The market portfolio, in theory, is a simple concept. Buy and hold everything in market-value weights. But the road from concept to implementation is rocky. Some asset classes are relatively illiquid and therefore difficult to own directly. There’s also debate about how to estimate weights. Minds, in other words, will differ on devising a market portfolio benchmark for use in investment analytics and/or real-world investing. And now there’s one more perspective to consider thanks to the arrival of a new entry in this niche: “Historical Returns of the Market Portfolio” by Ronald Doeswijk, an independent researcher, and two co-authors.
One of the paper’s selling points is the comparatively long history of the global market portfolio (GMP), as the authors label their index. With a start date of 1960, GMP provides a deeper historical window for profiling what is considered the gold standard of investment benchmarks.
Regular readers of The Capital Spectator know that a comparable effort at quantifying the market portfolio is a staple on these pages, including the monthly updates of the Global Market Index (GMI), an unmanaged benchmark that holds all the major asset classes in market-value weights. The limitation of GMI is that it only dates to 1997. GMP, by contrast, extends the history of Mr. Market’s portfolio by nearly four decades.
“Historical Returns of the Market Portfolio” is worth a close read, but as a teaser let’s pull out a few highlights, starting with the annualized return for the sample period. The authors report that GMP earned an annualized 8.4% for 1960-2015 – a handsome premium over GMI’s 5.6% for 1997 through June 2017. The implication: the market portfolio’s performance tends to be higher over longer periods relative to track record of the past 20 years.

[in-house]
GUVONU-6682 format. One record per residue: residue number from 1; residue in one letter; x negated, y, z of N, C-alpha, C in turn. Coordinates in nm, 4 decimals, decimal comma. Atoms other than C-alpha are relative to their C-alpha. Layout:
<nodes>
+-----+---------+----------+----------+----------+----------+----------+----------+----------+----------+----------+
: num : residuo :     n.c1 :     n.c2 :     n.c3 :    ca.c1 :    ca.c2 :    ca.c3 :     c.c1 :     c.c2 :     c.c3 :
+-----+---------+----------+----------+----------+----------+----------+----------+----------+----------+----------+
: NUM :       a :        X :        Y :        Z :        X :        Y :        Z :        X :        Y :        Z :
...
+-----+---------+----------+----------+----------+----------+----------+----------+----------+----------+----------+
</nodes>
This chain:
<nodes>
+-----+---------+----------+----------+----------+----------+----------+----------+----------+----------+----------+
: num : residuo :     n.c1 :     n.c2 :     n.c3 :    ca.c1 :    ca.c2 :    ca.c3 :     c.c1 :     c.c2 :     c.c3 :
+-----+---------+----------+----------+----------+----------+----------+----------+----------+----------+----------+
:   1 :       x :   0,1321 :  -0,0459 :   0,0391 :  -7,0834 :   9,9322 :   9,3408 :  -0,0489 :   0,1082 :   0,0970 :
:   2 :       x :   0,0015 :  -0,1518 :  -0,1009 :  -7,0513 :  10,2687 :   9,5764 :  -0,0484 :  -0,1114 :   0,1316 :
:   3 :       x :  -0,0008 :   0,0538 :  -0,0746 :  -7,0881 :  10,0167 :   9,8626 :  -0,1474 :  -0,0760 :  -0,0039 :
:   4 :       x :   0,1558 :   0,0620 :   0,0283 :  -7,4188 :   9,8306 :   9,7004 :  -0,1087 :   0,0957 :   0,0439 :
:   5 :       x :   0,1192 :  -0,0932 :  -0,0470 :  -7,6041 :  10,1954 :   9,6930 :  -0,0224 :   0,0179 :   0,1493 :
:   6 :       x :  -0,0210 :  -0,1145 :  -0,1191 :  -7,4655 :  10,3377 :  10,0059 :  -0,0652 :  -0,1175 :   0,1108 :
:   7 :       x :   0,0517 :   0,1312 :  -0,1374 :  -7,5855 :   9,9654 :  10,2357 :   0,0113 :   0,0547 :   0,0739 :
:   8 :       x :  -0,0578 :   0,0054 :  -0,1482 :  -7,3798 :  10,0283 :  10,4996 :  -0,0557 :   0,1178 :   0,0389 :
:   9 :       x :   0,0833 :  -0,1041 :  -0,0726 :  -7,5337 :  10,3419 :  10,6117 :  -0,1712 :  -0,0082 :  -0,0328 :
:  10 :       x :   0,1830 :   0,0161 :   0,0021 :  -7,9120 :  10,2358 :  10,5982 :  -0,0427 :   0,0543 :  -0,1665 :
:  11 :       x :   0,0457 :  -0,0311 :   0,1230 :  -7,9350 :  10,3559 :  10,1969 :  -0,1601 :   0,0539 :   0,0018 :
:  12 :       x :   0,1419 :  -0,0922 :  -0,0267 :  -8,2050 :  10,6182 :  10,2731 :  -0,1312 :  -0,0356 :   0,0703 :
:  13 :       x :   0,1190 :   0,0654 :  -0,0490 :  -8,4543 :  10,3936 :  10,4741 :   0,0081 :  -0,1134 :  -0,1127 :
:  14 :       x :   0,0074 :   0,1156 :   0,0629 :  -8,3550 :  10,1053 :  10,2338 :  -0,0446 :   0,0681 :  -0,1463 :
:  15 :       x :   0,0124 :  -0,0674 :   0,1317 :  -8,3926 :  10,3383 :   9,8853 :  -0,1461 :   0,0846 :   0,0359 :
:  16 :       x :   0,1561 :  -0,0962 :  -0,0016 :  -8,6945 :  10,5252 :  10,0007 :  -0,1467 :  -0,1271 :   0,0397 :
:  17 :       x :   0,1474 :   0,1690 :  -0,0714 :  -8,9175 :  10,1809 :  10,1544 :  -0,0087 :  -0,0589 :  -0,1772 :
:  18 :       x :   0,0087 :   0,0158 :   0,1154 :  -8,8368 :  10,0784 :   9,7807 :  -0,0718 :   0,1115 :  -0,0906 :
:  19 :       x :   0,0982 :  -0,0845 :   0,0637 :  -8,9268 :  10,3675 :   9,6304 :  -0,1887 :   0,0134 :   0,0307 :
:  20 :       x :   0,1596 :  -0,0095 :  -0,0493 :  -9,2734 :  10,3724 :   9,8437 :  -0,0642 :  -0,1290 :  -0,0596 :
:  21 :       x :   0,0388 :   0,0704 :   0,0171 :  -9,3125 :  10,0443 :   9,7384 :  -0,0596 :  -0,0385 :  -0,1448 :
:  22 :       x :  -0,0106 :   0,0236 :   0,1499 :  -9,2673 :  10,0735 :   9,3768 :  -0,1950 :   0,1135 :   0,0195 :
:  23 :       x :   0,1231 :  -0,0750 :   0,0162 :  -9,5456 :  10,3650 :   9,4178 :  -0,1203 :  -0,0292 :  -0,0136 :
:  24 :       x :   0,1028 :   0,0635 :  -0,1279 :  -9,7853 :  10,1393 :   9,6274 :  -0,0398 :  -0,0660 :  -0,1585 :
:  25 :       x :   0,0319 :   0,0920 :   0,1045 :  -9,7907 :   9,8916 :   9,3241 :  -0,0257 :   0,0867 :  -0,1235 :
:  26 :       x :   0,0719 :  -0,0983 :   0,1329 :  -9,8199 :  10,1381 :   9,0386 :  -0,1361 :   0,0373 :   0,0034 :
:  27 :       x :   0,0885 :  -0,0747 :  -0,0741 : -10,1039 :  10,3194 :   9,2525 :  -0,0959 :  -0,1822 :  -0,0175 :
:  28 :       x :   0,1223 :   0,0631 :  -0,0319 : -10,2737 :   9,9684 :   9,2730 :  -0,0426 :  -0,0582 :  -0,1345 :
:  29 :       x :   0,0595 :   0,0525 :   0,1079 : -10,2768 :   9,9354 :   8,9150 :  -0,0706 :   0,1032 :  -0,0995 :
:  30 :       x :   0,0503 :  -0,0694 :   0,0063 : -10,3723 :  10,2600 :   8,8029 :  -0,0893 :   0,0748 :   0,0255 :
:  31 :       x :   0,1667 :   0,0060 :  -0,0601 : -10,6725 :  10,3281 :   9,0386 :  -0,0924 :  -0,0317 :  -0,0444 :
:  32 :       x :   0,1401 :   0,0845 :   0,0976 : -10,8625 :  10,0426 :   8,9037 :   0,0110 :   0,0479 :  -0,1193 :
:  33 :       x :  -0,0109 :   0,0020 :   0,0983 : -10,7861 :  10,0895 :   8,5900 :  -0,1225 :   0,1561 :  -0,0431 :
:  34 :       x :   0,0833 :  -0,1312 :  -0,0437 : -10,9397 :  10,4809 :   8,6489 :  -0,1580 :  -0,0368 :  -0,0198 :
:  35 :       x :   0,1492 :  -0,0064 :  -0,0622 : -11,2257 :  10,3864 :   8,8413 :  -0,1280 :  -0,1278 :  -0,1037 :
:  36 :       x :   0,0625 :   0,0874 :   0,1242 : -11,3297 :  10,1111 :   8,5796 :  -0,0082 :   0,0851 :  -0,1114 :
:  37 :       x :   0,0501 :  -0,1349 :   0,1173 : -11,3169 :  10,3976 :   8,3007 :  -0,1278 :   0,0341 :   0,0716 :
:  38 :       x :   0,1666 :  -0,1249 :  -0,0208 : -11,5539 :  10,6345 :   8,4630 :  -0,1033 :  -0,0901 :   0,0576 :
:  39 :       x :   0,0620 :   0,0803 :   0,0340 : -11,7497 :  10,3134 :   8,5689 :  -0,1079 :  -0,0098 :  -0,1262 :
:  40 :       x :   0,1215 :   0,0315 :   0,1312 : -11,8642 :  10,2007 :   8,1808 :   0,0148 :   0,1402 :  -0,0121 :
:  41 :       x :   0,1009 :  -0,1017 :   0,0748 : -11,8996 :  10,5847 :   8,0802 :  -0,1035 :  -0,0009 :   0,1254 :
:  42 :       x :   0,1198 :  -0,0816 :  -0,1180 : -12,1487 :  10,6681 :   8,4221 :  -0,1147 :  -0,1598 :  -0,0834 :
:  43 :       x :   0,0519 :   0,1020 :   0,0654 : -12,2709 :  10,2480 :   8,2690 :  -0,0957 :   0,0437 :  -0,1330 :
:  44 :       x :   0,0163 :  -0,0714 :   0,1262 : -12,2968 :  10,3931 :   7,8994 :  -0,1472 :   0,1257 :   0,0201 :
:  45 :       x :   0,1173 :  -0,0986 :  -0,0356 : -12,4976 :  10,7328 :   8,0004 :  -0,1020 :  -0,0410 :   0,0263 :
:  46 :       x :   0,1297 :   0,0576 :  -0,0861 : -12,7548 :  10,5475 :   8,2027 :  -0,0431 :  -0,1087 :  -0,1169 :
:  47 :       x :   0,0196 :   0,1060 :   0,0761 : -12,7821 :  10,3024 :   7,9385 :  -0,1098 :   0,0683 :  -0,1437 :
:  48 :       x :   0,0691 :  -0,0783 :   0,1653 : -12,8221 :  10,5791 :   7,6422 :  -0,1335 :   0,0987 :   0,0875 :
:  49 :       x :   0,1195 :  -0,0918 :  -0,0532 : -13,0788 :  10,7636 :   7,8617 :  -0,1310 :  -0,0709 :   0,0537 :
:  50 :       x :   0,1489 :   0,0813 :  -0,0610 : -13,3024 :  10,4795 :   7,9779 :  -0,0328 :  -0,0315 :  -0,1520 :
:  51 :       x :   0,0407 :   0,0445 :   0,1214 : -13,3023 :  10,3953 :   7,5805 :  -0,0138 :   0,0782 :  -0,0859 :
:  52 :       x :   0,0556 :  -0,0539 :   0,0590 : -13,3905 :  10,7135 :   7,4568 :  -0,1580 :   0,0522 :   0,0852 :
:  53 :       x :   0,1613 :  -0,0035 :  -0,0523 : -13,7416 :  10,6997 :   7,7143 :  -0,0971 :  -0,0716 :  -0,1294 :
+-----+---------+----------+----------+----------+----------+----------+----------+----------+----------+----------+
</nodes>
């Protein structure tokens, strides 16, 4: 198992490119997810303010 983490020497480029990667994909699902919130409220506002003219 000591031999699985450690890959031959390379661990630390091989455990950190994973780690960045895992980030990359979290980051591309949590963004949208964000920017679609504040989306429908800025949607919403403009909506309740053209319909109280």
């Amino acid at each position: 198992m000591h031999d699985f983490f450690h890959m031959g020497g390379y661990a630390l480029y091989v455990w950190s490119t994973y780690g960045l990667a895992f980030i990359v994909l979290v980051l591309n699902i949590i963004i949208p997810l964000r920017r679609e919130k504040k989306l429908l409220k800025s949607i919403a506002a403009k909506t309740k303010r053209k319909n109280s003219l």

What accounts for GMP’s higher return? Perhaps it’s due to design rules, which differ from GMI’s. GMP’s longer history may be a factor too.
Adjusting performance for inflation, the authors note that “the real return for the GMP is relatively flattish in the first part of the graph, while at the latter part it is also not steep.” In other words, GMP’s strongest performance period was roughly 1980-2000.
Meanwhile, GMP’s risk (annualized volatility) is 11.5%, which is also higher than GMI’s 9.8% vol. GMP’s Sharpe ratio is higher too: 0.69 vs. 0.57 for GMI. In this comparison, at least, higher risk translates into higher return in absolute and risk-adjusted terms.
The paper’s main takeaway: investing across a broad set of asset classes has earned a competitive, perhaps superior return vs. the usual suspects. Does that mean that your investment portfolio should approximate GMP? Probably not. In theory, GMP (or GMI) is the optimal portfolio for the average investor with an infinite time horizon. By definition, that excludes almost everyone, save for a handful of institutional investors.
Nonetheless, a robust benchmark is essential for analytical and design purposes, and the likes of GMP (or GMI) fit the bill to a tee. What’s the relevance? Context. The first step for portfolio design is deciding how (or if?) to customize Mr. Market’s asset allocation to match a specific investment objective, risk tolerance, etc. There are no easy solutions, but at least we know where to begin this analytical journey.